• The second generation of SIEM software featured some enhanced mechanisms for working with large arrays of data. The increased number of applications and environment elements covered by the solution boosted the data flow exponentially. Additionally, second-generation SIEMs paid more attention to the historical data - they became able to compare the current events with past logs.
  • The latest, third generation, appeared as a concept in 2017, featured the UBA/UEBA functionality and SOAR additionally to classic SIEM functions. User behavior analytics and security information and event management systems are similar in their purpose but were aimed to track different areas of inner activities. Such a joint action increases the solution's efficiency and improves coverage. On the other hand, security orchestration and response solution is software that makes responding to any threat more convenient and fast. In conjunction with SIEM/UBA notifications, SOAR makes it possible to deal with threats in a miserable period.

Why do we need the SIEM tool?

SIEM is a great complement to the anti-malware protection that is already present in the corporate network. Although it can present the whole pack of information needed to monitor the network and understand the threats, it does not give any facilities for automated malware detection and removal. Moreover, without the XDR, SOAR, and UEBA, it is pretty hard to create any response at all - manual management of the security settings of a whole network is complicated even for a professional.

Using SIEM in cooperation with other security mechanisms will drastically increase the overall protection, as it raises awareness among cybersecurity personnel. Contrary to UBA, it will be effective even in small companies, as it does not concentrate on only users’ behavior . If you want your cybersecurity team to be aware of any little thing that goes beyond routine events - SIEM is what you need.

Frequently Asked Questions

Which three problems does SIEM solve?

There are three major problems in any cybersecurity system that lacks the SIEM - absence of proper content, time to react and information overload. Security information and event management system is offering the solution for all of them.

Absence of proper content is when the cybersecurity team finds it difficult to act because there is no relevant and easy-to-process information available. SIEM finds what is needed and makes it much easier to process.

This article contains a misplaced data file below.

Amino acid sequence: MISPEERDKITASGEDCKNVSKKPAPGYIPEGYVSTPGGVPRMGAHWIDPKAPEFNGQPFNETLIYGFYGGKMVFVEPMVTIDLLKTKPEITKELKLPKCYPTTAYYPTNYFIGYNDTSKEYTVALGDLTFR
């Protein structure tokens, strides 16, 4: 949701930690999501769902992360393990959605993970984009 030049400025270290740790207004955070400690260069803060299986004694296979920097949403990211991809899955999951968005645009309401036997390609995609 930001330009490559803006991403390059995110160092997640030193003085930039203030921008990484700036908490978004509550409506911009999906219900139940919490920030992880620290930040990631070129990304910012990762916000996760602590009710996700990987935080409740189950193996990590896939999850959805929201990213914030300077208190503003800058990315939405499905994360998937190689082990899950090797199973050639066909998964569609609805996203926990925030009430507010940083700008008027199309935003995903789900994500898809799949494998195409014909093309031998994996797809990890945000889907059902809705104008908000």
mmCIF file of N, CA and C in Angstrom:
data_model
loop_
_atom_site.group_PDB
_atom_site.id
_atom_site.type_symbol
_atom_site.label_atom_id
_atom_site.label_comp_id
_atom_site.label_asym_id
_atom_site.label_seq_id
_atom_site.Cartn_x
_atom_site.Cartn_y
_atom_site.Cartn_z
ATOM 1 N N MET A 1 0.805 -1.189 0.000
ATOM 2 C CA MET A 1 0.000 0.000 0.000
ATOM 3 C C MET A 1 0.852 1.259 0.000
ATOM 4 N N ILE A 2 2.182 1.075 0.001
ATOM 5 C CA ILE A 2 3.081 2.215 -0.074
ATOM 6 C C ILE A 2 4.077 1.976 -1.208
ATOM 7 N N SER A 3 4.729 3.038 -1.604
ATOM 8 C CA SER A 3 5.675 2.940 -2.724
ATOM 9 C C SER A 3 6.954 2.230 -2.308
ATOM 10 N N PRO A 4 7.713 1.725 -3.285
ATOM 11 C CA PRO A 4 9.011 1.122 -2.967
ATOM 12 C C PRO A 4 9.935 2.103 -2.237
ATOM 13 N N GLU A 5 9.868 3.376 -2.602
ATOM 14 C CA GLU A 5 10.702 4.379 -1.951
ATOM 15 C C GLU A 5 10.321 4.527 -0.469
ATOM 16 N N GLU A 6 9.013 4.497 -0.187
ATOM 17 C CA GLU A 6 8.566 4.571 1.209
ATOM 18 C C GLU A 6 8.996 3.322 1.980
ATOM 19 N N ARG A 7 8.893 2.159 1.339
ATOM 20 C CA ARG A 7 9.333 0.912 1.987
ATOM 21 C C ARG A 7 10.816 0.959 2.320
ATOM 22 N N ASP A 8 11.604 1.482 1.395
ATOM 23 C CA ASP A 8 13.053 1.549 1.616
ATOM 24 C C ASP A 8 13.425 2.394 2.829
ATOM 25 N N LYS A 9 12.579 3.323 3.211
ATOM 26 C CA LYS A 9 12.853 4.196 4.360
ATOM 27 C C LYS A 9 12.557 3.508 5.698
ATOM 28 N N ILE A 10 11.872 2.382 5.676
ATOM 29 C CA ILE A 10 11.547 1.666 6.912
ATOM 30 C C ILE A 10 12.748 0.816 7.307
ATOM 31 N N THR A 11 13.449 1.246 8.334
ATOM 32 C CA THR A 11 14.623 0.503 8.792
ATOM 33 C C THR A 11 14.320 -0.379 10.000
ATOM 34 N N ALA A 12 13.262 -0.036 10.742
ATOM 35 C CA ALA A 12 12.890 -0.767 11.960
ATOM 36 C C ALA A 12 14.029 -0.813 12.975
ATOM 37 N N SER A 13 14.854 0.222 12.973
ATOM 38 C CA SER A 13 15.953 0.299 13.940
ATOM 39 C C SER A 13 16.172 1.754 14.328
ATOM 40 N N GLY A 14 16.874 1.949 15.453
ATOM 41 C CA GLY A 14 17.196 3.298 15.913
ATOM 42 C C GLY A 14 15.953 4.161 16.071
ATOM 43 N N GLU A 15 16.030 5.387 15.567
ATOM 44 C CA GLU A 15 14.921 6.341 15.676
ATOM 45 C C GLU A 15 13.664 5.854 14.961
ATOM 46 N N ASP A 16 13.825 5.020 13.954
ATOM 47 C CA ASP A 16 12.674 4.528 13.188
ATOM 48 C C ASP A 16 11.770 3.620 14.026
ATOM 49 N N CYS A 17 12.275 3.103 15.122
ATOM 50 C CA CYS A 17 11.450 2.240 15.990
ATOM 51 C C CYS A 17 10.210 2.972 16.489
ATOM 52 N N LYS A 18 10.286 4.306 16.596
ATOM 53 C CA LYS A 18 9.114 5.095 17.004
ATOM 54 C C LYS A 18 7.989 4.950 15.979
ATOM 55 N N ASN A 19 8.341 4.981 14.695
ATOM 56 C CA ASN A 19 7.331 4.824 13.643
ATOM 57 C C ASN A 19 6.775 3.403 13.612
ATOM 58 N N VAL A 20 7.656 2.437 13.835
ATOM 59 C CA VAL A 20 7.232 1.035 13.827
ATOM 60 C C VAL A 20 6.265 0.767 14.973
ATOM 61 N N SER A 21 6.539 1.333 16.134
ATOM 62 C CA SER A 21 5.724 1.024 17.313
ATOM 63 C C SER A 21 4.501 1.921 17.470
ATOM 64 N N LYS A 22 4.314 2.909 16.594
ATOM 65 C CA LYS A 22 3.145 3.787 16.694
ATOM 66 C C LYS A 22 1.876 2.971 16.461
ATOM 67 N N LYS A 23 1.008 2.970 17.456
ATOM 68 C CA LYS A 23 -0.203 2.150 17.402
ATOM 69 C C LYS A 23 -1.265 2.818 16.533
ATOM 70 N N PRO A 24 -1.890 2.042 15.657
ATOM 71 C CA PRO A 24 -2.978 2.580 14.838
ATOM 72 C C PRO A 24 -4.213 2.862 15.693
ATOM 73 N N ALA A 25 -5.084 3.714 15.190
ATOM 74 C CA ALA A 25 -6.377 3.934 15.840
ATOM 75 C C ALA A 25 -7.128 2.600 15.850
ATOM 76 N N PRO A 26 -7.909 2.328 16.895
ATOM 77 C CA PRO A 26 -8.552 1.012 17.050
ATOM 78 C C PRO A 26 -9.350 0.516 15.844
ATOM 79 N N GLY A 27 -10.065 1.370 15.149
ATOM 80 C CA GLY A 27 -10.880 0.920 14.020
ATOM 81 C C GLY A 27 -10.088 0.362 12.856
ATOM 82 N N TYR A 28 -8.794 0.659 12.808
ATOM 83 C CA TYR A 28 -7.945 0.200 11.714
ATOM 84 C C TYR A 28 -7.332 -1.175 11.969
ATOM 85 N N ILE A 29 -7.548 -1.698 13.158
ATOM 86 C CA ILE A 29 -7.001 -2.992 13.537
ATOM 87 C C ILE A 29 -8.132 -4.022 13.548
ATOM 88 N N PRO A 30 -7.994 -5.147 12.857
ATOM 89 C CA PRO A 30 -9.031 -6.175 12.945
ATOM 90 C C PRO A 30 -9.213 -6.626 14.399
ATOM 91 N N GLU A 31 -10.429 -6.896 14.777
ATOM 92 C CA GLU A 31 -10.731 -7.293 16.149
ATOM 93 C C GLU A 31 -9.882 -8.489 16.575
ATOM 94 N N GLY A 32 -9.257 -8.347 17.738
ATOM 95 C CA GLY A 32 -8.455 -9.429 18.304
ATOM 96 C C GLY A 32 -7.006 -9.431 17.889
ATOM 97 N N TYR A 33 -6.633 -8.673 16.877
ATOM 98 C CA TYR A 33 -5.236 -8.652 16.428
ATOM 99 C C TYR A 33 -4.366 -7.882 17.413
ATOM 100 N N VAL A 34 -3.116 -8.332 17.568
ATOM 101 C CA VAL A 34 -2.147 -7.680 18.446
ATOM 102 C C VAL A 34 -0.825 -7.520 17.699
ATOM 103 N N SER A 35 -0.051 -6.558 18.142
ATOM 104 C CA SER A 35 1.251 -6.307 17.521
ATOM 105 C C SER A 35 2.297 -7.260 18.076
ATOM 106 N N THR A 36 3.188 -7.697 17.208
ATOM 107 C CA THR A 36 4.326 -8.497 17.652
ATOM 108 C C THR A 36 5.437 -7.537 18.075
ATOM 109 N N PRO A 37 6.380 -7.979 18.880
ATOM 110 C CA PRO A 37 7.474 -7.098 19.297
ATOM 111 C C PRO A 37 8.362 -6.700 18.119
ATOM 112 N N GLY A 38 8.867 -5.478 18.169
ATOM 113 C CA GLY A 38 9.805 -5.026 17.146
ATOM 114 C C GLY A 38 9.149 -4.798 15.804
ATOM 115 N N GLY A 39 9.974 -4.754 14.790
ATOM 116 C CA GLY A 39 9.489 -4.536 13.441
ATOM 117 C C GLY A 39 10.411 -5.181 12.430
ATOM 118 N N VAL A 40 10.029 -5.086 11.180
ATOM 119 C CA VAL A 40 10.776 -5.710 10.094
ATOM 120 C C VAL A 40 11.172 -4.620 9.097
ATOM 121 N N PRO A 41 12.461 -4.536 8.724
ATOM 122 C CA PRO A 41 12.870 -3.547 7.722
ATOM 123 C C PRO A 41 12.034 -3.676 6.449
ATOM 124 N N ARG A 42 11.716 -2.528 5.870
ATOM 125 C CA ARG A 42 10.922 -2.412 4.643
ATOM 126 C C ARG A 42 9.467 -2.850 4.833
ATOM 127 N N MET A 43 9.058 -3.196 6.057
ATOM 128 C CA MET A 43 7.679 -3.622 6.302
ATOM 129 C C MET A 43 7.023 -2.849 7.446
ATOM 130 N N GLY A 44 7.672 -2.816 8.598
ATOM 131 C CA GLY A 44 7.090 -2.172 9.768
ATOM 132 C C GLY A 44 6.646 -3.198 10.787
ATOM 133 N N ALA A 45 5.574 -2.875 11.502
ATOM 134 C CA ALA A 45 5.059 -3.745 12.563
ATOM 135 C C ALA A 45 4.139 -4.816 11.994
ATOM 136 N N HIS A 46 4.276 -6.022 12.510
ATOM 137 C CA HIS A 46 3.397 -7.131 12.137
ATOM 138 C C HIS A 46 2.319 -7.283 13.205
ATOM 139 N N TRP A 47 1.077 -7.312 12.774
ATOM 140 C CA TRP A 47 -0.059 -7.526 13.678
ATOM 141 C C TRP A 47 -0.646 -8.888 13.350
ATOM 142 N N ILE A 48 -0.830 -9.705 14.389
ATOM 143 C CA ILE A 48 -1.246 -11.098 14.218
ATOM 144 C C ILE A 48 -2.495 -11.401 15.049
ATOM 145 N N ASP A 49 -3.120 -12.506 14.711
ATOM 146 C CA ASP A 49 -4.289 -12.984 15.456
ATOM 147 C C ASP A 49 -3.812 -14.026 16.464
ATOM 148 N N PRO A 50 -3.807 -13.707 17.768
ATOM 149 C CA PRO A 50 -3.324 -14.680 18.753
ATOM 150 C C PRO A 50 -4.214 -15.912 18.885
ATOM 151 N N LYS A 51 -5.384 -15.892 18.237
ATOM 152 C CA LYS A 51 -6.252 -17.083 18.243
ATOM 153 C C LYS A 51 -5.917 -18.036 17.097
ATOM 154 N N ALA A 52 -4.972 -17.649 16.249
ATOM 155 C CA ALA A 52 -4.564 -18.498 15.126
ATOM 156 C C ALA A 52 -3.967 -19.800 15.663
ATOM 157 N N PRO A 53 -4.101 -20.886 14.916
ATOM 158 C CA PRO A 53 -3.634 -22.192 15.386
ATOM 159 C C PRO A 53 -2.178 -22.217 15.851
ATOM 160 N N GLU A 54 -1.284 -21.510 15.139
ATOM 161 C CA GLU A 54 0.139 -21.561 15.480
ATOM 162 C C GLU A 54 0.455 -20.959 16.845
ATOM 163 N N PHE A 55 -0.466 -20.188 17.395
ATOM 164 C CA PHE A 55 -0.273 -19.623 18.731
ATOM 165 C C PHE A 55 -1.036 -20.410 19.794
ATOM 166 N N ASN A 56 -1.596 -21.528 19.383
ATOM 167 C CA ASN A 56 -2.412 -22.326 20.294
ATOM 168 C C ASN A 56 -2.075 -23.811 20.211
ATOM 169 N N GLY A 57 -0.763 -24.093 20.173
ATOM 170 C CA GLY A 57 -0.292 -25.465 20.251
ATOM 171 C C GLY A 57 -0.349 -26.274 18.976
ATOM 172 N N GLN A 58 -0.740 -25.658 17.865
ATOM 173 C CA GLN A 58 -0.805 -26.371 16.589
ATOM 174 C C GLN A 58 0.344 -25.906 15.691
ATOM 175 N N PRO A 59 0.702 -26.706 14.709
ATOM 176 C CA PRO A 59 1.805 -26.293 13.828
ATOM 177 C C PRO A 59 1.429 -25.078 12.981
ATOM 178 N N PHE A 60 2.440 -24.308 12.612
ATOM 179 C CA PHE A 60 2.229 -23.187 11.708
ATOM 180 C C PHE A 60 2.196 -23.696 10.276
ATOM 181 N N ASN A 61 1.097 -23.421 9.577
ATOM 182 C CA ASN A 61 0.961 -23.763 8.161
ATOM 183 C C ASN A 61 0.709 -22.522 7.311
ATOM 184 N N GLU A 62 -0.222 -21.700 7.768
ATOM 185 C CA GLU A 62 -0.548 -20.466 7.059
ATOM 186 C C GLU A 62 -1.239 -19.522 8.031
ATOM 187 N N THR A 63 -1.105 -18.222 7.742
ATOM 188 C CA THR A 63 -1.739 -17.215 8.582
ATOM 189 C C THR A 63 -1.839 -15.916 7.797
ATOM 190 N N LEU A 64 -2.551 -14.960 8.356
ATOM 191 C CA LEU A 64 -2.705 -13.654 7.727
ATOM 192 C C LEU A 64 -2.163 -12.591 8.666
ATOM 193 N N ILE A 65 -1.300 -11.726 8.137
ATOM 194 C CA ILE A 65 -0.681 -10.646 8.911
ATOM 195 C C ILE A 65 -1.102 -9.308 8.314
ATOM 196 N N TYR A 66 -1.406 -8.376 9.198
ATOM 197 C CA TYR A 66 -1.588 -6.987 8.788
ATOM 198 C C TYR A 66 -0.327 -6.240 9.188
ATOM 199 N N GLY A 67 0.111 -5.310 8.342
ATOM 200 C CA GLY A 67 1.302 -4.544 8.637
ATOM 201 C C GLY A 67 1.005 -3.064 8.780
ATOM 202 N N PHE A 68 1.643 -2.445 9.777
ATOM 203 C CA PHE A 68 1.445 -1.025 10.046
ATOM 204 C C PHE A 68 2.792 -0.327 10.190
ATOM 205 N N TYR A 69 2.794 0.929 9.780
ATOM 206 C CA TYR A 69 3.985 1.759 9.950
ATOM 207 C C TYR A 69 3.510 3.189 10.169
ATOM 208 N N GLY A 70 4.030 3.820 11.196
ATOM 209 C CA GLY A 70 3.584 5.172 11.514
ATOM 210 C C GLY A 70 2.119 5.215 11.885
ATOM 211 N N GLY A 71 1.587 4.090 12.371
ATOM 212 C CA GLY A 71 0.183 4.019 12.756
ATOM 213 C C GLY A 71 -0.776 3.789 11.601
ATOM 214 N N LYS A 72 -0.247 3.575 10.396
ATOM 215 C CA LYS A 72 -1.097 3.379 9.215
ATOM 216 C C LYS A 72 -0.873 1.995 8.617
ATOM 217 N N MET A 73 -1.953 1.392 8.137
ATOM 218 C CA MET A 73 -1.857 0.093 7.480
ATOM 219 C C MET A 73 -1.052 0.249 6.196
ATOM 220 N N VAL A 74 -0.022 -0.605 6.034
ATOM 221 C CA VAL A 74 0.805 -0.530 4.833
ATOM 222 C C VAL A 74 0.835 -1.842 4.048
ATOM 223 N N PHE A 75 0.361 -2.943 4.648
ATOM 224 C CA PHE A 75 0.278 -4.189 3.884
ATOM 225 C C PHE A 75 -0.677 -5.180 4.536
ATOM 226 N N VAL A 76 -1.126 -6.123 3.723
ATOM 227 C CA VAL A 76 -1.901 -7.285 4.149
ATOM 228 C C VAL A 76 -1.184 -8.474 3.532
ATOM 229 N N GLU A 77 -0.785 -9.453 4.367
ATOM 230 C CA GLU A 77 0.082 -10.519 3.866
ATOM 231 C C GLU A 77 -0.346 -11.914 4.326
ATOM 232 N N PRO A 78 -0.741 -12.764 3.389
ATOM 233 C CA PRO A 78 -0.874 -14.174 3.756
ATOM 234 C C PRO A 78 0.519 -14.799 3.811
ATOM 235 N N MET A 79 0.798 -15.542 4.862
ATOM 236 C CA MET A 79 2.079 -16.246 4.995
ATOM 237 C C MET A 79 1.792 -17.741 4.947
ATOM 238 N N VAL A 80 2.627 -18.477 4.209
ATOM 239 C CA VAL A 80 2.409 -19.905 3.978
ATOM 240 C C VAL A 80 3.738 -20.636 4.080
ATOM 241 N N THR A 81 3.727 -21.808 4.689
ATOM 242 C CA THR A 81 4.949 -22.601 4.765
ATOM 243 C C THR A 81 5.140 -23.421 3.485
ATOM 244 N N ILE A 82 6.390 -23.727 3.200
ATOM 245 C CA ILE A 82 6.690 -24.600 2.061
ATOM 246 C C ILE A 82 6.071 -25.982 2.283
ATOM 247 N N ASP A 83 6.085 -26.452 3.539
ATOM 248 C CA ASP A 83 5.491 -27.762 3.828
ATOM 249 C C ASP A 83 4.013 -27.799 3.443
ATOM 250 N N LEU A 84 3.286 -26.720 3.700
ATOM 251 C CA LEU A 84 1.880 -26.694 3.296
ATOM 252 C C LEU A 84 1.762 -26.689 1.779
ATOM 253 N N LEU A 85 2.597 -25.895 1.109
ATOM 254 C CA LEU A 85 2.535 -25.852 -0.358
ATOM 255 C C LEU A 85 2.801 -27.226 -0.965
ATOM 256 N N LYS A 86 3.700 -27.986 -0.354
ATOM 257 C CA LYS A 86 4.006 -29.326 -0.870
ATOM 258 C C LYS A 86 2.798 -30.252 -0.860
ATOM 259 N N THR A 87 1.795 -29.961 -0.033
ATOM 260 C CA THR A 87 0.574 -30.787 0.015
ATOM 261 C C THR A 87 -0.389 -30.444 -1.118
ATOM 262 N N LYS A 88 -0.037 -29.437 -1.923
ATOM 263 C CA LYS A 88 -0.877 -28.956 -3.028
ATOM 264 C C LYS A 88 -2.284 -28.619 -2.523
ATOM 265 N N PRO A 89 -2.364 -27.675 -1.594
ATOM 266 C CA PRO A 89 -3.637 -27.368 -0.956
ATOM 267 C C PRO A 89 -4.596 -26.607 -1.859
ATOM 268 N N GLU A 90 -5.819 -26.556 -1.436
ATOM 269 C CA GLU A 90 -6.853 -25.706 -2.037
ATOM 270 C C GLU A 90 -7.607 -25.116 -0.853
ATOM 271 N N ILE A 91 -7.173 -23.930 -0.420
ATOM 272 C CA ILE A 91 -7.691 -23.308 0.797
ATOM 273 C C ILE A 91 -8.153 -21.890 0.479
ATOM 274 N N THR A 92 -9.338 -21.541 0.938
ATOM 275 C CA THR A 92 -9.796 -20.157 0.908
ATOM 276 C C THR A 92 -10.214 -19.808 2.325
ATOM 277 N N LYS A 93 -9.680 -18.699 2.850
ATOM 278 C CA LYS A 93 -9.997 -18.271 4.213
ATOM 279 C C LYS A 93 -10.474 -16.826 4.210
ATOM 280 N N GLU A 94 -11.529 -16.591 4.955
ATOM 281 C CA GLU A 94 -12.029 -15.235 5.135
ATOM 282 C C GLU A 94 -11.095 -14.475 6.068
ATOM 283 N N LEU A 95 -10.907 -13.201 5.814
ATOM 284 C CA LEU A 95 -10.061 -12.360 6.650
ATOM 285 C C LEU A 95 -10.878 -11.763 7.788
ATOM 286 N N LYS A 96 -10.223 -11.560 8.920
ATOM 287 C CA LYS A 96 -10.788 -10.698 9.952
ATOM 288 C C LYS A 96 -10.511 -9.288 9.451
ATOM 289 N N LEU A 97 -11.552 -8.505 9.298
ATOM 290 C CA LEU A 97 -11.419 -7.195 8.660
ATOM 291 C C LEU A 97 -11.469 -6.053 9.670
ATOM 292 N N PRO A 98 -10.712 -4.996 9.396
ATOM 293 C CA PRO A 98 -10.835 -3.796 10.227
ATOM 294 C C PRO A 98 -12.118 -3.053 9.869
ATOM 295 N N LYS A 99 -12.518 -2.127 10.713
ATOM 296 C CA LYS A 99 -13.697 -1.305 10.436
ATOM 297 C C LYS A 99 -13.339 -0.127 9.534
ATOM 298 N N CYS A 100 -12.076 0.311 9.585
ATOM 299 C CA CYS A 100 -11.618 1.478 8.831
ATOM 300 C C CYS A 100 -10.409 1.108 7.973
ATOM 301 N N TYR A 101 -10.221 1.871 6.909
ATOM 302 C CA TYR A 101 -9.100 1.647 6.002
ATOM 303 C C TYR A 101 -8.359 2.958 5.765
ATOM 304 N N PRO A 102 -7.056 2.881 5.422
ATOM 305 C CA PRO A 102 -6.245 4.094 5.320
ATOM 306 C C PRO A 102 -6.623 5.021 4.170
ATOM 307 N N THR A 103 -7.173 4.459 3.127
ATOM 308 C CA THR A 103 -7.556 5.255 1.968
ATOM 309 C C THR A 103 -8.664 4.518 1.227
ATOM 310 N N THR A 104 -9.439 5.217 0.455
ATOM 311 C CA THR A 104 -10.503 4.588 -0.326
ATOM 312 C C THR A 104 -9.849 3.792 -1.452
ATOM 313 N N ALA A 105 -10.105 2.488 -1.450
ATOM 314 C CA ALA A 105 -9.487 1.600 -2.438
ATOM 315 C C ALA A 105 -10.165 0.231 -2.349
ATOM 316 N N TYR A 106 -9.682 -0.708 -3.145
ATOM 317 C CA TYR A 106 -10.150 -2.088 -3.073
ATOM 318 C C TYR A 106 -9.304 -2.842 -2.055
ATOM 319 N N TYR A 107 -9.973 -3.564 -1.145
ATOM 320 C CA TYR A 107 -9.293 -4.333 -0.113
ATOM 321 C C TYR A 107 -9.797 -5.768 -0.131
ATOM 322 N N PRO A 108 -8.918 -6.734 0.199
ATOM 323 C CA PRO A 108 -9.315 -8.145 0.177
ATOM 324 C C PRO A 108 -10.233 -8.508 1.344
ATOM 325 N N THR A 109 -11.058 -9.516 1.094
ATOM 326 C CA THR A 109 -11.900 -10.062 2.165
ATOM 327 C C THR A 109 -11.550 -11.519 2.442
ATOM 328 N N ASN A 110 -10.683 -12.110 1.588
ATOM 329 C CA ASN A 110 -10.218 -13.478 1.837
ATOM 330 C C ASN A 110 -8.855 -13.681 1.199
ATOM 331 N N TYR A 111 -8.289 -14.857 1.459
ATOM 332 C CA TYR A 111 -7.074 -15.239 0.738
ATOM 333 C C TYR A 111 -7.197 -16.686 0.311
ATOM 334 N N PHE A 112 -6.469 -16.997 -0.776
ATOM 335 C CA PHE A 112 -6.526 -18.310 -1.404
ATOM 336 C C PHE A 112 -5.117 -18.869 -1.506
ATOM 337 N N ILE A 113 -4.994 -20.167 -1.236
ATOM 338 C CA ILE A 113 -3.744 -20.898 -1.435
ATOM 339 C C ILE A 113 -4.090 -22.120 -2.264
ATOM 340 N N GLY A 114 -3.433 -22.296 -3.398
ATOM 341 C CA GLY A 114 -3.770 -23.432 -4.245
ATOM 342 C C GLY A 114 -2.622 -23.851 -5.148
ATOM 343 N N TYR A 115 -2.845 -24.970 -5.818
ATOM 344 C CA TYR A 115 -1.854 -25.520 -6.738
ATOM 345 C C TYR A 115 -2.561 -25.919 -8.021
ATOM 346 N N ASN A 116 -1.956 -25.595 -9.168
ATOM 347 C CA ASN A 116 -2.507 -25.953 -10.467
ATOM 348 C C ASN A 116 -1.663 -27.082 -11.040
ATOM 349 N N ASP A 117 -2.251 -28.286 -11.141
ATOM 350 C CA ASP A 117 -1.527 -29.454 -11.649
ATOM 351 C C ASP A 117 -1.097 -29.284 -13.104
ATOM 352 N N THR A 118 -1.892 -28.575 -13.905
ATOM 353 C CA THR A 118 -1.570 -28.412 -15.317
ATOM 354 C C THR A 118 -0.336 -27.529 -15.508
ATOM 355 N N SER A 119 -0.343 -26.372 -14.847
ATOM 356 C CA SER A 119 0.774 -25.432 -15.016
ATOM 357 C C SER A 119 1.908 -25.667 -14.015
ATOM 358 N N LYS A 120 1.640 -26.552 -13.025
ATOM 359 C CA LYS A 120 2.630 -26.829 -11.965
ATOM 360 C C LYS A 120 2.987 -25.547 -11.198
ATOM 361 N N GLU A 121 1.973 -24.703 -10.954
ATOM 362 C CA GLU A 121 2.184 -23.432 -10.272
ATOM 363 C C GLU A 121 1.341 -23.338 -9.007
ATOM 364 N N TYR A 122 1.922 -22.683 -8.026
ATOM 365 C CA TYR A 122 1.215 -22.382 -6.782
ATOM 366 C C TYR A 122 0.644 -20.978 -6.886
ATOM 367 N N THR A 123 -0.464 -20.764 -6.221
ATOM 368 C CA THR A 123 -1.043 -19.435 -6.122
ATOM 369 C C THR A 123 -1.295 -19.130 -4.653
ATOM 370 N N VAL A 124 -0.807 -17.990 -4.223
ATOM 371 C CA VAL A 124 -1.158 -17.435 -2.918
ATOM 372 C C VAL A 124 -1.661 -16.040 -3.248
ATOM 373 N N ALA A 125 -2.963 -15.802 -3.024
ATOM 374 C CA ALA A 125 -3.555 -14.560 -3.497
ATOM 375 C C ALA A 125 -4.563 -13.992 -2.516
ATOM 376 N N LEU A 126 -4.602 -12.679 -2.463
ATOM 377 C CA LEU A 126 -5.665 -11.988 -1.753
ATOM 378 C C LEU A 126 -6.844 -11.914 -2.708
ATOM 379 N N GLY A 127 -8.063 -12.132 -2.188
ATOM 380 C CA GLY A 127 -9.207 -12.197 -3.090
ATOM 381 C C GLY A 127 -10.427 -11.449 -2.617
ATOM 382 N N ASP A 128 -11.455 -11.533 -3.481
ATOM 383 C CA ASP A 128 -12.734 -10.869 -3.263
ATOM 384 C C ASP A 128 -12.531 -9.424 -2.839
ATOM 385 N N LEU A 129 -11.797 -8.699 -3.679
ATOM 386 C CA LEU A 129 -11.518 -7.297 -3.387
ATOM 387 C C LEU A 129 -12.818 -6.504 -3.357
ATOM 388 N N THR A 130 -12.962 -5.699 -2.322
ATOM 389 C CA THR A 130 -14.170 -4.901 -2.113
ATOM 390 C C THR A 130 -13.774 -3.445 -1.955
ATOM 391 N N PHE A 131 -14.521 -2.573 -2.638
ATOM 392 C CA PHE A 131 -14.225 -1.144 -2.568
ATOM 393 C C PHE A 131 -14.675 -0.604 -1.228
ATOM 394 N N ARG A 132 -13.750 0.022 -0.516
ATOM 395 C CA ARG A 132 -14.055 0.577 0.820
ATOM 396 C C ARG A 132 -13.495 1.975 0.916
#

Information overload is a contrast point for the previous situation. When there is too much data floating around and there is no grouping for it, anyone will struggle to make a decision. Sorting and grouping functionality of SIEM allows to heavily mitigate this issue.

Time to react is the problem that comes from the previous two. While having a massive information flow, or no flow at all, you will likely fail to react in a proper time frame. For cyberattacks, the momentum may last for just a few minutes. Solving the problems with structuring the data and giving the proper alarms sharply decreases the reaction time and increases the chances to deflect the attack.

Which devices does SIEM monitor?
Main sources of information for SIEM are network devices, workstations, endpoints and domain controllers. During the setup, the SIEM engineers can specify additional surfaces to monitor. There is no problem to make the software collect the information from all possible devices, but that may decrease the efficiency of the solution.
What does a SIEM engineer do?
A SIEM engineer is a person that helps the company to set up and maintain the security information and event management system. It is also responsible for stable functioning of the solution, and supports the company on technical aspects of SIEM workflow.
What was the first SIEM?
First security information and event management system appearance happened in 2005, when the cybersecurity vendor Gartner offered a conjunction of SIM and SEM conceptions. The final product received the name that combined the names of its predecessors - SIEM. At that point of time, all of the solutions were pretty limited on the collected information processing and generating the notifications.